As the woman at the center of the Oprah Winfrey Leadership Academy for Girls' sexual abuse scandal appeared in a South African court Monday to face 13 charges brought against her, the talk-show maven pleaded her own case to the world's press, speaking out on the incident for the first time since the allegations came to light last month.
"This has been one of the most devastating, if not the most devastating, experiences of my life," Winfrey said in a press conference from Chicago. "A horrible situation has been uncovered and rooted out. This is what leadership is all about—so that abuse will end and truth will prevail."
Winfrey's remarks came just hours after 27-year-old dormitory matron Tiny Virginia Makopo informed a Johannesburg judge she would be pleading not guilty to 13 counts of indecent assault, common assault, soliciting or enticing a minor through the commission of an indecent or immoral act and verbal abuse against seven victims, six of which were students aged 13 and 14. The remaining alleged victim was a 23-year-old, also at the school.
At the hearing, prosecutors requested strong bail conditions, though Magistrate Thelma Simpson ended up releasing Makopo on the equivalent of $450.
Terms of her release require her to report weekly to a police station in Sebokeng, a township near Johannesburg, and avoid any contact whatsoever with staff or students at the Leadership Academy. She is also prohibited from applying for a passport.
Makopo is due to reappear in court Dec. 13.
"I am a mama bear when it comes to protecting my children," Winfrey said. "These girls are my children. That is not just rhetoric. I take their futures, and the possibility for what their futures hold, very personally."
"This has been a difficult time for the academy," said the school's chief executive officer, John Samuel. "We are beginning to heal. On campus, there is a sense of relief that the investigation has concluded, and we are returning to a normal way of life."
Samuel, who was the one who first informed Winfrey of the situation last month, introduced his boss via satellite link to the assembled South African reporters.
"I have wanted to speak since my first visit to South Africa," Winfrey said, explaining her silence on the matter. "[Superintendent Lungelo Dlamini] asked me to please not speak to the press until an arrest was made or risk jeopardizing the investigation."
Winfrey said she first learned of the abuse allegations on Oct. 6, when Samuel informed her that 15 girls had presented him with a list of grievances, including suspected sexual abuse—though they did not use that term—against one of their classmates at the hands of a particular dorm matron.
"I was, needless to say, devastated and shaken to the core," she said, adding that she immediately contacted Johannesburg police superintendent Dlamini to see if she could conduct an independent investigation of the matter.
"My experience with child predators is that no one ever, ever abuses just one child," she said of her desire to carry out her own inquiry alongside that of the local authorities. "My first priority was to determine how many girls had actually been affected and to what degree."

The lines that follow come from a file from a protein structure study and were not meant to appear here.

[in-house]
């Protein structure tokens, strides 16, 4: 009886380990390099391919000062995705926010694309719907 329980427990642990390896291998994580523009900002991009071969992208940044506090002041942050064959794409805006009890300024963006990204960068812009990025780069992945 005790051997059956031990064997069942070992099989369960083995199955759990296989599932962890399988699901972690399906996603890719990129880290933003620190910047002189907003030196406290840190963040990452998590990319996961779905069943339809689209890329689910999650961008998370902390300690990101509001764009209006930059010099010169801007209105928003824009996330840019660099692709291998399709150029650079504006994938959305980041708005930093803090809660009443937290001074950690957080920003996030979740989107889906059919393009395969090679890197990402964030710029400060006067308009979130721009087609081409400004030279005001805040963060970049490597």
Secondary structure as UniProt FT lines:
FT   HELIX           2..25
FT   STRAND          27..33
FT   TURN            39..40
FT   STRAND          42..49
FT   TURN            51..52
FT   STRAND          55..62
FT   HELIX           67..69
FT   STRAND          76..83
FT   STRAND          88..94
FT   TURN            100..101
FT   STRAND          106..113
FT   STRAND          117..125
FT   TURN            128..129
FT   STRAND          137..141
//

Winfrey subsequently flew down to the Henley-on-Klip facility with a three-person investigation team. She encouraged all the girls on campus to come forward with any information. Five did but said they feared retribution by the remaining dorm matrons. As a result, Winfrey said, the school staff immediately removed all remaining matrons from the premises.
When Winfrey announced she had barred the martrons from the grounds, she said the girls "cheered and wept."
The following week, Winfrey returned to South Africa to meet with school parents and offer her deepest apologies for the situation.
"We are moving to create a safe, open and receptive environment for the girls," she said. "What I know is no one, not the accused nor any persons, can destroy the dream I have held or that the girls have at this school.
"No matter what adversity these girls have endured in their short life—and let me assure you, they have endured a lot—their light and courage will not diminish."
Winfrey did not speak specifically to Makopo but acknowledged that the screening process for the position, despite requiring criminal and personal background checks, had clearly been "inadequate."
"We are going to redefine what that position should mean and what the qualifications should be for the future," she said, adding that right now, school teachers are rotating to cover the position.
"No one is ever happy when a scandal like this happens, but I am glad it happened now and not two years from now," Winfrey said. "It gives us the opportunity to completely course-correct."
As for the headmistress, who was immediately placed on a leave of absence following the allegations coming to light, she has since been informed that the school will not be renewing her contract, which is due to expire on Dec. 31.
"It has shaken me to my core," Winfrey said of the scandal, "but at the core of me is a spiritual foundation and a belief that all things happen for a reason, and no matter what the devastation, this, too, shall pass."